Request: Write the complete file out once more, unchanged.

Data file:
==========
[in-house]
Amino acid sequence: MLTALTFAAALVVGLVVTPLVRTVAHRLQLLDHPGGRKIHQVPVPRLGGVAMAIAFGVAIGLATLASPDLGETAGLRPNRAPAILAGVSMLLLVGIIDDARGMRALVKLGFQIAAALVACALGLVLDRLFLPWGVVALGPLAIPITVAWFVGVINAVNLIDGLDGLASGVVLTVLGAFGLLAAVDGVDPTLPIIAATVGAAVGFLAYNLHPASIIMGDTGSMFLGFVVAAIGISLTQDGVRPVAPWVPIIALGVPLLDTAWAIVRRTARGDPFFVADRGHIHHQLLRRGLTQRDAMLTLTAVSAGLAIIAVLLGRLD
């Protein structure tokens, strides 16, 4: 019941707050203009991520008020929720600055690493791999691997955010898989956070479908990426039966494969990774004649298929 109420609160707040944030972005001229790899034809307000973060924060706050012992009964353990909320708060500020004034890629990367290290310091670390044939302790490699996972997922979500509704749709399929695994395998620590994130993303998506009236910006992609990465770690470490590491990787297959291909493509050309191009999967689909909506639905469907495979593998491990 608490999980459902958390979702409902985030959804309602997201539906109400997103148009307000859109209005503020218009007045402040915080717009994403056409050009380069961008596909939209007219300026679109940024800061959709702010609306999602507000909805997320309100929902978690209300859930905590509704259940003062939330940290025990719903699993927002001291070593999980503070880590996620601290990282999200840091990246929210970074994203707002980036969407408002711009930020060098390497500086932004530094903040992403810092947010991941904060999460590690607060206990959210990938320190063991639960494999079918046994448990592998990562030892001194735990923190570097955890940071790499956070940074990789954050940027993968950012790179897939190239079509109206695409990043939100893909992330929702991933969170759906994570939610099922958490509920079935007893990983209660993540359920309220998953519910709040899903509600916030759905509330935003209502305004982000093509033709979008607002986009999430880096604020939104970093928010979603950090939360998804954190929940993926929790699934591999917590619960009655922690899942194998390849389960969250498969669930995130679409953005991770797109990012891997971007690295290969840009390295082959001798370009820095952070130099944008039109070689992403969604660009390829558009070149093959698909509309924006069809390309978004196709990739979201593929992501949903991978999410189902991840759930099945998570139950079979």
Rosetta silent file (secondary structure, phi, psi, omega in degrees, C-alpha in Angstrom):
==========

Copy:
[in-house]
Amino acid sequence: MLTALTFAAALVVGLVVTPLVRTVAHRLQLLDHPGGRKIHQVPVPRLGGVAMAIAFGVAIGLATLASPDLGETAGLRPNRAPAILAGVSMLLLVGIIDDARGMRALVKLGFQIAAALVACALGLVLDRLFLPWGVVALGPLAIPITVAWFVGVINAVNLIDGLDGLASGVVLTVLGAFGLLAAVDGVDPTLPIIAATVGAAVGFLAYNLHPASIIMGDTGSMFLGFVVAAIGISLTQDGVRPVAPWVPIIALGVPLLDTAWAIVRRTARGDPFFVADRGHIHHQLLRRGLTQRDAMLTLTAVSAGLAIIAVLLGRLD
């Protein structure tokens, strides 16, 4: 019941707050203009991520008020929720600055690493791999691997955010898989956070479908990426039966494969990774004649298929 109420609160707040944030972005001229790899034809307000973060924060706050012992009964353990909320708060500020004034890629990367290290310091670390044939302790490699996972997922979500509704749709399929695994395998620590994130993303998506009236910006992609990465770690470490590491990787297959291909493509050309191009999967689909909506639905469907495979593998491990 608490999980459902958390979702409902985030959804309602997201539906109400997103148009307000859109209005503020218009007045402040915080717009994403056409050009380069961008596909939209007219300026679109940024800061959709702010609306999602507000909805997320309100929902978690209300859930905590509704259940003062939330940290025990719903699993927002001291070593999980503070880590996620601290990282999200840091990246929210970074994203707002980036969407408002711009930020060098390497500086932004530094903040992403810092947010991941904060999460590690607060206990959210990938320190063991639960494999079918046994448990592998990562030892001194735990923190570097955890940071790499956070940074990789954050940027993968950012790179897939190239079509109206695409990043939100893909992330929702991933969170759906994570939610099922958490509920079935007893990983209660993540359920309220998953519910709040899903509600916030759905509330935003209502305004982000093509033709979008607002986009999430880096604020939104970093928010979603950090939360998804954190929940993926929790699934591999917590619960009655922690899942194998390849389960969250498969669930995130679409953005991770797109990012891997971007690295290969840009390295082959001798370009820095952070130099944008039109070689992403969604660009390829558009070149093959698909509309924006069809390309978004196709990739979201593929992501949903991978999410189902991840759930099945998570139950079979």
Rosetta silent file (secondary structure, phi, psi, omega in degrees, C-alpha in Angstrom):